TDH says, “That rather high score for our ‘white’ kids includes all such kids nationwide.” and you’re right, that’s likely wrong because all it takes to invalidate that statement is one white kid who missed the test. But I think his point is that the white PISA scores aren’t the result of cherrypicking the best white students. TDH (also) writes,

      That rather high score for our "white" kids isn't a score from Westchester County or Exeter, Miss Porter's and Hotchkiss. It's a score for the whole ragtag band of kids from our nation's dominant demographic group.

      The “band” of kids is from all regions, not all kids in all regions.

      It can simply be that poor kids … are more likely to be out of school on the days the test is administered, or … rich kids are more likely to attend private schools that would have been less likely to participate in the testing. See how this works?

      i think I see how the poor kids example works. Nonwhite kids in general are poorer. Poorer kids in general have lower scores, lower attendance, and so will miss the test more often than rich kids who are in general more likely to be white, have higher scores, and take the test more often than poor kids. This would skew the test scores higher for white kids. Do you have evidence for lower than expected participation for poor kids?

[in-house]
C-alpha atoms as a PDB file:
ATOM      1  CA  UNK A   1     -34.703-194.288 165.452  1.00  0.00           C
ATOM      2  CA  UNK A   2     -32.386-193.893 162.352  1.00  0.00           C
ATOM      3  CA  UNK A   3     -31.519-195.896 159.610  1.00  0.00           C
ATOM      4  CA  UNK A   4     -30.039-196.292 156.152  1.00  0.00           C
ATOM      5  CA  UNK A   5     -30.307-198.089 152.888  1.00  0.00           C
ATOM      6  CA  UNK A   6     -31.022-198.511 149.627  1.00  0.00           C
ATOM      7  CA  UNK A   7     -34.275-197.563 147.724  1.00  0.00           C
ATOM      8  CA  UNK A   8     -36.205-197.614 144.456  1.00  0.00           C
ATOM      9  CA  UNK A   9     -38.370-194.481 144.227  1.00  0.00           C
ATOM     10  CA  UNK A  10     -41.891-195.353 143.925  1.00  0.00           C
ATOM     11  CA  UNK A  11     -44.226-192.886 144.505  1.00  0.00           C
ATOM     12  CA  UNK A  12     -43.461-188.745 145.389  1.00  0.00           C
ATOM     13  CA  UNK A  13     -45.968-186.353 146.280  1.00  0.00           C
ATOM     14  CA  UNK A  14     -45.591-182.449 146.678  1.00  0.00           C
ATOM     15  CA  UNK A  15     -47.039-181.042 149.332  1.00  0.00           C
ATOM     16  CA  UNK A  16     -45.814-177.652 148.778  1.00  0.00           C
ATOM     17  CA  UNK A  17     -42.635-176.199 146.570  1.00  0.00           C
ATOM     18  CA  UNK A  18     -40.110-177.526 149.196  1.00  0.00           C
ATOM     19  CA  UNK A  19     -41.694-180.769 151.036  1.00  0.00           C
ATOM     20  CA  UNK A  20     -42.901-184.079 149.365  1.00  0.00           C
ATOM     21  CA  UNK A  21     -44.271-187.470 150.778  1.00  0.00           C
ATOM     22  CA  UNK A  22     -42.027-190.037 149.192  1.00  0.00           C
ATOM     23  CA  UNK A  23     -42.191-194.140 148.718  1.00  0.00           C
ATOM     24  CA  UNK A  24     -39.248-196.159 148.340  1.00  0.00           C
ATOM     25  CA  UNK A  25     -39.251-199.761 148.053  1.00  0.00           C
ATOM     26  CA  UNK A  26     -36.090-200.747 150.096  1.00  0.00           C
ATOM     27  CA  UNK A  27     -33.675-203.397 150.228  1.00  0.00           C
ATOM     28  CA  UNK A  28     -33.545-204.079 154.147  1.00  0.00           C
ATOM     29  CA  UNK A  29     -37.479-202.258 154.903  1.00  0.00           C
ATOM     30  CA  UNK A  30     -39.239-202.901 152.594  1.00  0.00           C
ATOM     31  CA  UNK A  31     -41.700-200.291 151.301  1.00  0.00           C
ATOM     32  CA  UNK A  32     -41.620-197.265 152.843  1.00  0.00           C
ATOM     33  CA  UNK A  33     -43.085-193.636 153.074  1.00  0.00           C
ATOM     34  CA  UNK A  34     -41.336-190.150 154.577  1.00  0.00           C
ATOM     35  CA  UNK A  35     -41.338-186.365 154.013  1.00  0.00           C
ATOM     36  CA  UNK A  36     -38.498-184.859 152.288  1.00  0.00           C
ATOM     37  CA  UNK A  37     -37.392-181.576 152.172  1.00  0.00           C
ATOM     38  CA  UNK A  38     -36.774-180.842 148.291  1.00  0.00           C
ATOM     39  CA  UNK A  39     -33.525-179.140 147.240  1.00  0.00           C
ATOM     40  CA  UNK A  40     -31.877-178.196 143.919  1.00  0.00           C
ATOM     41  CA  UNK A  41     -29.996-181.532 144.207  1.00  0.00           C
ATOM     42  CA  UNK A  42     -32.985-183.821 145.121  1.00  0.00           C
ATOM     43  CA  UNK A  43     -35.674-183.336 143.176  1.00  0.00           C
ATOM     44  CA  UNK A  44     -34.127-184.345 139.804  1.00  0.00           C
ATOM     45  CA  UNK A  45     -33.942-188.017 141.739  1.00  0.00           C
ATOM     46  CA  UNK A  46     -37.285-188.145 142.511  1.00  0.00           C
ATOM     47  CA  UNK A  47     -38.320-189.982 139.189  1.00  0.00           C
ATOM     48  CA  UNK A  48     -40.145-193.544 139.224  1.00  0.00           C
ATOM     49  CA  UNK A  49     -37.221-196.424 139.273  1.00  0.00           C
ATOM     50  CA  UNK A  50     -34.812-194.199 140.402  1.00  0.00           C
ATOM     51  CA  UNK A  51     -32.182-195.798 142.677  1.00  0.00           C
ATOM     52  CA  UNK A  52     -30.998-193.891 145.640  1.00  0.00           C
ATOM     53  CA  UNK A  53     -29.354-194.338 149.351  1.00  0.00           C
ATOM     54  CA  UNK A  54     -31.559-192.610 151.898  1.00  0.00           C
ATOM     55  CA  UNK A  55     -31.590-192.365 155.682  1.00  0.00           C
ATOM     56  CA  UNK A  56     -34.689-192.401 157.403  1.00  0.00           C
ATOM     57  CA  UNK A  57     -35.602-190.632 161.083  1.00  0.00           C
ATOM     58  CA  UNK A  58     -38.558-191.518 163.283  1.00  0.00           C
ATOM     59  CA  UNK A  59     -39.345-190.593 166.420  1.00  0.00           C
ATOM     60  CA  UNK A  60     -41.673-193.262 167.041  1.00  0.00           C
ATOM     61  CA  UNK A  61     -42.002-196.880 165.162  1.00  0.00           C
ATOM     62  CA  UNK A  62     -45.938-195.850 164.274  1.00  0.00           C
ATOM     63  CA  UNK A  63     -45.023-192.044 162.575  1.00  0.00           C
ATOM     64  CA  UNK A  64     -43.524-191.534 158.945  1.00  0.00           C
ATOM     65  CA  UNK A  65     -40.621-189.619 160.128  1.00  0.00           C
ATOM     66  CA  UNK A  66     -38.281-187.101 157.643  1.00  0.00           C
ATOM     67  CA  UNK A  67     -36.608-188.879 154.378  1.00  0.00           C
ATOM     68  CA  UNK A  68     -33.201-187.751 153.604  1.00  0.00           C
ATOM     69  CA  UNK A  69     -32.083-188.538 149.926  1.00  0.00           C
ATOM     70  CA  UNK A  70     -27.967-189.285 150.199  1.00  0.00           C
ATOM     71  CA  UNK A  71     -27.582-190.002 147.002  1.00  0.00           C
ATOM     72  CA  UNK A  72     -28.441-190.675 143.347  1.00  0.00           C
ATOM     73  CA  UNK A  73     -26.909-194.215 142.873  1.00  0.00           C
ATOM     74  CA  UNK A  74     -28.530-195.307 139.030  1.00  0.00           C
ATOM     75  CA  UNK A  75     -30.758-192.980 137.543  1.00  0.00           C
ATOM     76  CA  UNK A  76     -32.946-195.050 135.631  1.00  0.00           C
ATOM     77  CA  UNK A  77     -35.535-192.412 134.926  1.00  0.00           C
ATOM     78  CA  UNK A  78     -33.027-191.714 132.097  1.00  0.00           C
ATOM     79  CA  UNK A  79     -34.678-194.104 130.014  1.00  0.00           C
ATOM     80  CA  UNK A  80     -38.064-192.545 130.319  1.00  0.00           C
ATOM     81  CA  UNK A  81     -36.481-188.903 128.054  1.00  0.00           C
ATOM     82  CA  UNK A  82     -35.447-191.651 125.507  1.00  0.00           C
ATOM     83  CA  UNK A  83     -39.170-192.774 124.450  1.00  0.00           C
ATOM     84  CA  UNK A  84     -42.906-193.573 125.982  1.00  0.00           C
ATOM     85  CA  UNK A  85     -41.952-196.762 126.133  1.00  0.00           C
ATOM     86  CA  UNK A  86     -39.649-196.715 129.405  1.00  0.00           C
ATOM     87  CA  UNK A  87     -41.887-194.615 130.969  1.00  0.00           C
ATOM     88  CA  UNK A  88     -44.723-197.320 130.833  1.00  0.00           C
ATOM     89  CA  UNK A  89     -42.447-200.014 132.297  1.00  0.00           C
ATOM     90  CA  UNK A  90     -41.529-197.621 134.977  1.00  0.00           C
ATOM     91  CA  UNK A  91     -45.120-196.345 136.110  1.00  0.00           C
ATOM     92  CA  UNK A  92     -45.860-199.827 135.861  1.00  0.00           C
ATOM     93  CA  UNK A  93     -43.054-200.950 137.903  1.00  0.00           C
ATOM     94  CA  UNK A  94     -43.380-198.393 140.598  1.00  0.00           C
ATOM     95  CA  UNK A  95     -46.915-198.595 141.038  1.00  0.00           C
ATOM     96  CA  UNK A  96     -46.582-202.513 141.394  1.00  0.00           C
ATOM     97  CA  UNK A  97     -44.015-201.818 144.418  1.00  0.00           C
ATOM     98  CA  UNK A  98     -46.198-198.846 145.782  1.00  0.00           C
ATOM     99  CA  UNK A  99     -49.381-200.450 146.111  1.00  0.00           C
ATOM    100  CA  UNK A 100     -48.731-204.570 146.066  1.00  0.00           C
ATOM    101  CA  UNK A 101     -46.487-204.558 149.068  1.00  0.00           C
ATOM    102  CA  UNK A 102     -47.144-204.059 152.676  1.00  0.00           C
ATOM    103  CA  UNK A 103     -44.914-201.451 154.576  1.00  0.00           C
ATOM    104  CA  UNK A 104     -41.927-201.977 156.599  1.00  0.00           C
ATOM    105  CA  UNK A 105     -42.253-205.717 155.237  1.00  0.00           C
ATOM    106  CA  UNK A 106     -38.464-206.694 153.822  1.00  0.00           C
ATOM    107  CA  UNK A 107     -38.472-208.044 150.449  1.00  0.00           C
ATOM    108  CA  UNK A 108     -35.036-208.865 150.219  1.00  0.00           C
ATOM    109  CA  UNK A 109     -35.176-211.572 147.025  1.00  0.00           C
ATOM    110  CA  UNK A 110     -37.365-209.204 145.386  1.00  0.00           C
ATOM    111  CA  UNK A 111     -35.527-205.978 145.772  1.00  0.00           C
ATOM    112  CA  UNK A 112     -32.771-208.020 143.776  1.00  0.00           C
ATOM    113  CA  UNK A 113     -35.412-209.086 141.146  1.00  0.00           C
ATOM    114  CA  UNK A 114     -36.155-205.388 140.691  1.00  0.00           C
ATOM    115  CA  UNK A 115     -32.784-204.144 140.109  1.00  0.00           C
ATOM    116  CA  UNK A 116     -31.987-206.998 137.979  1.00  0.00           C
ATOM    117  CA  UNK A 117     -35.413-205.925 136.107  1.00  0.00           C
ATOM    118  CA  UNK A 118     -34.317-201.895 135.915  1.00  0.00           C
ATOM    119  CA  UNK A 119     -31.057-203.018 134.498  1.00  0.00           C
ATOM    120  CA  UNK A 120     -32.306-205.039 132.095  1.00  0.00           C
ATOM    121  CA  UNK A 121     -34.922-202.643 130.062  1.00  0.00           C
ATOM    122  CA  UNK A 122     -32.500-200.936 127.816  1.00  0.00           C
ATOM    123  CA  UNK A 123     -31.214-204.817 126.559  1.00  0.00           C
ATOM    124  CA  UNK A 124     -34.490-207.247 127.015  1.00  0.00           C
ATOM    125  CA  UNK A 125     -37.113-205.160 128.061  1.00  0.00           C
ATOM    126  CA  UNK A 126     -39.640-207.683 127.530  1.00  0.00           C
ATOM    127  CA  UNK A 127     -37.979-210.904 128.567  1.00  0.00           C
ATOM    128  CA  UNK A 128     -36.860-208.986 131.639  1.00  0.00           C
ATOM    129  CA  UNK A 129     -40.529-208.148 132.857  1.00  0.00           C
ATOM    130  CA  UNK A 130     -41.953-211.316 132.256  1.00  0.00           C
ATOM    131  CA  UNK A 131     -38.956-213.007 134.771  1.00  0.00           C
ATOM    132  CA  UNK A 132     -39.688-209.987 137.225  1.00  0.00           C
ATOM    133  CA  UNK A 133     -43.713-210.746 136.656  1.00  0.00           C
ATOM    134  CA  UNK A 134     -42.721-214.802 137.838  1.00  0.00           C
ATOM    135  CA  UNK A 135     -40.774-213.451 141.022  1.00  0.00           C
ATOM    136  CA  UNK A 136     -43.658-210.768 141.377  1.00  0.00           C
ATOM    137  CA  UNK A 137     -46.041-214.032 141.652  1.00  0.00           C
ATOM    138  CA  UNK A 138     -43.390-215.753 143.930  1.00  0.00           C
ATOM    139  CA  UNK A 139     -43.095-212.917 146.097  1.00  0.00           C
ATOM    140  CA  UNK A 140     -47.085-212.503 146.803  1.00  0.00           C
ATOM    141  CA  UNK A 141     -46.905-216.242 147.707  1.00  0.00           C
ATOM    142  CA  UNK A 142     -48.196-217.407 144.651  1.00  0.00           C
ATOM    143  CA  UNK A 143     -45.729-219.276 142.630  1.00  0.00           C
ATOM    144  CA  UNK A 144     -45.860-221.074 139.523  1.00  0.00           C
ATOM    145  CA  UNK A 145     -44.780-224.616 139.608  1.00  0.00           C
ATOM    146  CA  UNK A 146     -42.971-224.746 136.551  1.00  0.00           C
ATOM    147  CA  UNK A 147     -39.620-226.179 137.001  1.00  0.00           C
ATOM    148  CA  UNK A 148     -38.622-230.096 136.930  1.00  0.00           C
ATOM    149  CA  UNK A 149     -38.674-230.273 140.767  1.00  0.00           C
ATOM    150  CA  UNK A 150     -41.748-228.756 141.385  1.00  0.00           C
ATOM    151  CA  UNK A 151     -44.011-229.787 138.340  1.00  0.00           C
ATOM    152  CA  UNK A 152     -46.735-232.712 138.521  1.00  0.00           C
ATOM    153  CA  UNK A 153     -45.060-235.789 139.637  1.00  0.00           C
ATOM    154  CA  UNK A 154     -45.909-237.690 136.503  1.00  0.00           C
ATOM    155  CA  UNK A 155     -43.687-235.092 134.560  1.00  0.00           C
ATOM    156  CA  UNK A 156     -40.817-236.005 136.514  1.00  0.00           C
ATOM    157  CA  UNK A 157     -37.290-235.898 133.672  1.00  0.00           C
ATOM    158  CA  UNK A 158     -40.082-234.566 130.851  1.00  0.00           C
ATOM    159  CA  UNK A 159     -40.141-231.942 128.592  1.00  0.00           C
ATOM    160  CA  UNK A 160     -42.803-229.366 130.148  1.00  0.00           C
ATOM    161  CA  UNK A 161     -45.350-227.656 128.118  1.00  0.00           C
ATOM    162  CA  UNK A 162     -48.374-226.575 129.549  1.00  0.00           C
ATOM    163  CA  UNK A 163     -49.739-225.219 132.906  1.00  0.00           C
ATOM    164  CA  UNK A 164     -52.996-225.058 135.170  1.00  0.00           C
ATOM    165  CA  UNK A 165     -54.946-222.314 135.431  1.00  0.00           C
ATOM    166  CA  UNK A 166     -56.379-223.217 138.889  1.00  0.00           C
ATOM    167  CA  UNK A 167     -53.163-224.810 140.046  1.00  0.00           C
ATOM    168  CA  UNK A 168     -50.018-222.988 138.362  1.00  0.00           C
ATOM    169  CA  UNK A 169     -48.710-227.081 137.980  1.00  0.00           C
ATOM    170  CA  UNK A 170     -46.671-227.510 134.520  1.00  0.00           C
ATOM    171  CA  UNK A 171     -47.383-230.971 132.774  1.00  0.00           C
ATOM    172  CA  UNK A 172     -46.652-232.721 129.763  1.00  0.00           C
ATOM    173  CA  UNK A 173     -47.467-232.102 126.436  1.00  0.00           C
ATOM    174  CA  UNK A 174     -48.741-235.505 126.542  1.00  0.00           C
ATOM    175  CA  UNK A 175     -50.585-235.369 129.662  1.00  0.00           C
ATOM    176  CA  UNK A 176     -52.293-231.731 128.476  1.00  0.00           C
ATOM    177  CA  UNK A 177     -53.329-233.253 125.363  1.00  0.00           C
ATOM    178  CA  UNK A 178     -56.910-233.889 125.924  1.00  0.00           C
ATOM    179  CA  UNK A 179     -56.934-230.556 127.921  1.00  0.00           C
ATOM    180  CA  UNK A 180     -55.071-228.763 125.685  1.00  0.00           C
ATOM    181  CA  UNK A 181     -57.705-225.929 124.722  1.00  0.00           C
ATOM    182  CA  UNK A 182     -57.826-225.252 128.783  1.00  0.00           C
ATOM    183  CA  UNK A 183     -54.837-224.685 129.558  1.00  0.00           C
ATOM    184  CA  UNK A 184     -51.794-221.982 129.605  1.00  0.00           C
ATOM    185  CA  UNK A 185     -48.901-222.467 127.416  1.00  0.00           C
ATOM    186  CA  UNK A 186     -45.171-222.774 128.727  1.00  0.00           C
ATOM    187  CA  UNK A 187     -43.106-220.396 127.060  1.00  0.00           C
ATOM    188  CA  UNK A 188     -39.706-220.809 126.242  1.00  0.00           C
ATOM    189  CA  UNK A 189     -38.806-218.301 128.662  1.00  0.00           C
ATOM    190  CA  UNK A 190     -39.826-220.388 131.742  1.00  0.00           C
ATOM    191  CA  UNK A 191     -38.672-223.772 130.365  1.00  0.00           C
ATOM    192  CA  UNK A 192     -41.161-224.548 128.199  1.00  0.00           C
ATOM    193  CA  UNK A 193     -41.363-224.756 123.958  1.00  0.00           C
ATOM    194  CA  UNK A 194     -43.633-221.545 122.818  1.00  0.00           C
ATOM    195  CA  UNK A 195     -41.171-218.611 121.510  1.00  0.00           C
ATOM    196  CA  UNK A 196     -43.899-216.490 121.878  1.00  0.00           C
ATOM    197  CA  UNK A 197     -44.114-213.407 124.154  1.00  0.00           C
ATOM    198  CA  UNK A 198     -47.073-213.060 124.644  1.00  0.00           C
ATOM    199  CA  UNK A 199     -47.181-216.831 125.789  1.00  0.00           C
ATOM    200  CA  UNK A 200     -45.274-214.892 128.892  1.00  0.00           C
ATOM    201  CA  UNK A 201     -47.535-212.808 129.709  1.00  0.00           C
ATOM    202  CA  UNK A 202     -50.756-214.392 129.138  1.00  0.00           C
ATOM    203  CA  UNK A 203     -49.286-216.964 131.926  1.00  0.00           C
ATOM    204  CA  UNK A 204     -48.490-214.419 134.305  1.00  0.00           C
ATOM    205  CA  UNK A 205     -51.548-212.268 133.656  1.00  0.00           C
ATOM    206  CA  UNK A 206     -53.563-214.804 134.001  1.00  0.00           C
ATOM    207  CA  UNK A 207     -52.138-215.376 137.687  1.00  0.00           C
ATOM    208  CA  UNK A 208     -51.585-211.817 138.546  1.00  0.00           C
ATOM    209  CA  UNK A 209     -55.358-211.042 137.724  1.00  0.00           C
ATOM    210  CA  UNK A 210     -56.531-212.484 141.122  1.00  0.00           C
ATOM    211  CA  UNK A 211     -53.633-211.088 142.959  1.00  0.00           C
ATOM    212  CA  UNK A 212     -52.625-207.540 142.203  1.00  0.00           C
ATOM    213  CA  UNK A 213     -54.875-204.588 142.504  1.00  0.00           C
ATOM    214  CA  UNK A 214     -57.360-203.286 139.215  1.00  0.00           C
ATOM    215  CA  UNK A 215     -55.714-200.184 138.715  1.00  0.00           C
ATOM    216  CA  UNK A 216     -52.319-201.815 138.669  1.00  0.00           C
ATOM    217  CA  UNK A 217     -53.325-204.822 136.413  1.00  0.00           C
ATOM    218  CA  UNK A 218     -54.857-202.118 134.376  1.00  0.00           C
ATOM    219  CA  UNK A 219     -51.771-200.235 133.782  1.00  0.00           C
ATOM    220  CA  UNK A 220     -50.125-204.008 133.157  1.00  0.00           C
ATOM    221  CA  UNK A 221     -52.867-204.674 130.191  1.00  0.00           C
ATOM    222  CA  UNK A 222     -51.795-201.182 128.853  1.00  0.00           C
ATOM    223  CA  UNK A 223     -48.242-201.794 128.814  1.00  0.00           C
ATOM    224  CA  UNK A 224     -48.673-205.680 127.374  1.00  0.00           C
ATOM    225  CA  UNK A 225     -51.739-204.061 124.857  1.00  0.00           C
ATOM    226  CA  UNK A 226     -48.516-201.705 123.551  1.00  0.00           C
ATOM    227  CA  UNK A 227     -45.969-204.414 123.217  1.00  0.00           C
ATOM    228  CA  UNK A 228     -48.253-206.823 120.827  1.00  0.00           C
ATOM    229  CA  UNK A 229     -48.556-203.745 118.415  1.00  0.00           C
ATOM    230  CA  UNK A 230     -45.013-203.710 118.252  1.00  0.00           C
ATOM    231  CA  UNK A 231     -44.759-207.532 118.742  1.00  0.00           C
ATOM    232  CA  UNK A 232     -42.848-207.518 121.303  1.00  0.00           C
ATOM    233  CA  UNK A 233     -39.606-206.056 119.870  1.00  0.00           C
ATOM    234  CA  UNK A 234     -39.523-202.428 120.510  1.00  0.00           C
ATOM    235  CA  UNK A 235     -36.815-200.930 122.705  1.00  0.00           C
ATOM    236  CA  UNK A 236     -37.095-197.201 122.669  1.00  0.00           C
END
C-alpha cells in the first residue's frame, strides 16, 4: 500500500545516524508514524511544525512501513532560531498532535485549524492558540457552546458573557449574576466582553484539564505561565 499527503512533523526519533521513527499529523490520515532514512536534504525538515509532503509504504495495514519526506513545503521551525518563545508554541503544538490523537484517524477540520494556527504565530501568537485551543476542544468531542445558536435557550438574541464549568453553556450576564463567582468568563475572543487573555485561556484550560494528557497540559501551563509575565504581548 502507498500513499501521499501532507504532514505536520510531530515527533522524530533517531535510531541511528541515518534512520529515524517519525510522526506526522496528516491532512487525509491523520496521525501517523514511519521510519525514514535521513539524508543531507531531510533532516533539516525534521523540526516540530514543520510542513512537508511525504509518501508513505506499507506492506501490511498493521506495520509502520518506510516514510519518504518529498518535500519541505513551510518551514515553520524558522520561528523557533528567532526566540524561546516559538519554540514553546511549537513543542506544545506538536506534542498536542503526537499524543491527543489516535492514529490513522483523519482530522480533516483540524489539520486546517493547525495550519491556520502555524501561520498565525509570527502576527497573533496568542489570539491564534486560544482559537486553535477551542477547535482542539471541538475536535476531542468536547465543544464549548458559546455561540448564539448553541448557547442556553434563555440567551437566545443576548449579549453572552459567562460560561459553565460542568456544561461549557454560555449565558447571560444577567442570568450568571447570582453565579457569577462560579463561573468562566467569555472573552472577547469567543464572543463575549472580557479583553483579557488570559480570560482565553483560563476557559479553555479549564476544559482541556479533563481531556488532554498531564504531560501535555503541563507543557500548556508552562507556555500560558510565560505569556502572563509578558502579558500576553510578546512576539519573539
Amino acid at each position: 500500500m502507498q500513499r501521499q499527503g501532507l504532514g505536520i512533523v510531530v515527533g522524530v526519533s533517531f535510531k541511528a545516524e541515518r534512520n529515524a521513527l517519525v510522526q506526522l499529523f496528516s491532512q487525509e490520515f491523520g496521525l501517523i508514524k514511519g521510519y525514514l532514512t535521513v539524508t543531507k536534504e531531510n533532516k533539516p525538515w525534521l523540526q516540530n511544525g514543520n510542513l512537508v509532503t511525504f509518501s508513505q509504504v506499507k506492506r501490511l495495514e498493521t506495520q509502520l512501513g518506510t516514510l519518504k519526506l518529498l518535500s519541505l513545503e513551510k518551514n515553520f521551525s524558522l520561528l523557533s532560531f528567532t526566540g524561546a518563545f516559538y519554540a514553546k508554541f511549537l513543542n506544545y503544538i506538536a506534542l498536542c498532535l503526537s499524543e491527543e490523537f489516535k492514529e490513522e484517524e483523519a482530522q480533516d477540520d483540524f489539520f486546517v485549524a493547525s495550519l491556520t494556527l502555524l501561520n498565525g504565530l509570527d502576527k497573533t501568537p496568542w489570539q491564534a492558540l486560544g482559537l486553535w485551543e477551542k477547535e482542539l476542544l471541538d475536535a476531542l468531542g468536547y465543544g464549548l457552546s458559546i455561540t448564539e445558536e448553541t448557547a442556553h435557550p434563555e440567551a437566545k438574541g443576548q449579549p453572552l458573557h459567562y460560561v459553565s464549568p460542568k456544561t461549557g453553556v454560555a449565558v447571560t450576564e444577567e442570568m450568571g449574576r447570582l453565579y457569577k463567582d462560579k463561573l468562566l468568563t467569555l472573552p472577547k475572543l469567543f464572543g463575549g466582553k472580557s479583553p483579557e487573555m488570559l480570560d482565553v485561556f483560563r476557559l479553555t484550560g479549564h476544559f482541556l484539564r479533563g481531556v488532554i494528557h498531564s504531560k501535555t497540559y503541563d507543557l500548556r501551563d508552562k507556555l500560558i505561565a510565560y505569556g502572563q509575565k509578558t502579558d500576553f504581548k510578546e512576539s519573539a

But I’m not sure about the private school example. If rich, white kids are likely to do better on the NAEP, but they’re also more likely to go to private schools that don’t participate in the testing, doesn’t that mean that the overall white scores are thereby lower than they should be, and thus all the more significant at their reported level? Sorry if I’m missing your point.

      In any case, NAEP does extensive study of achievement in private schools, including comparison with public schools. All their data is online. Did you find some bias due to private school participation, or lack thereof?

      Delete
    4. Somerby made the claim about “the whole ragtag band” of white students. It is his job to justify that claim. He should link to relevant Pisa documents that show the selection process for US students, and also to justify his contention that China’s results aren’t “representative.”

      Delete
    5. PISA says they randomly chose the schools and students within the chosen schools to make up a demographically representative sample. We know some states that volunteered to participate. In 2017, it was Massachusetts, North Carolina, and Puerto Rico.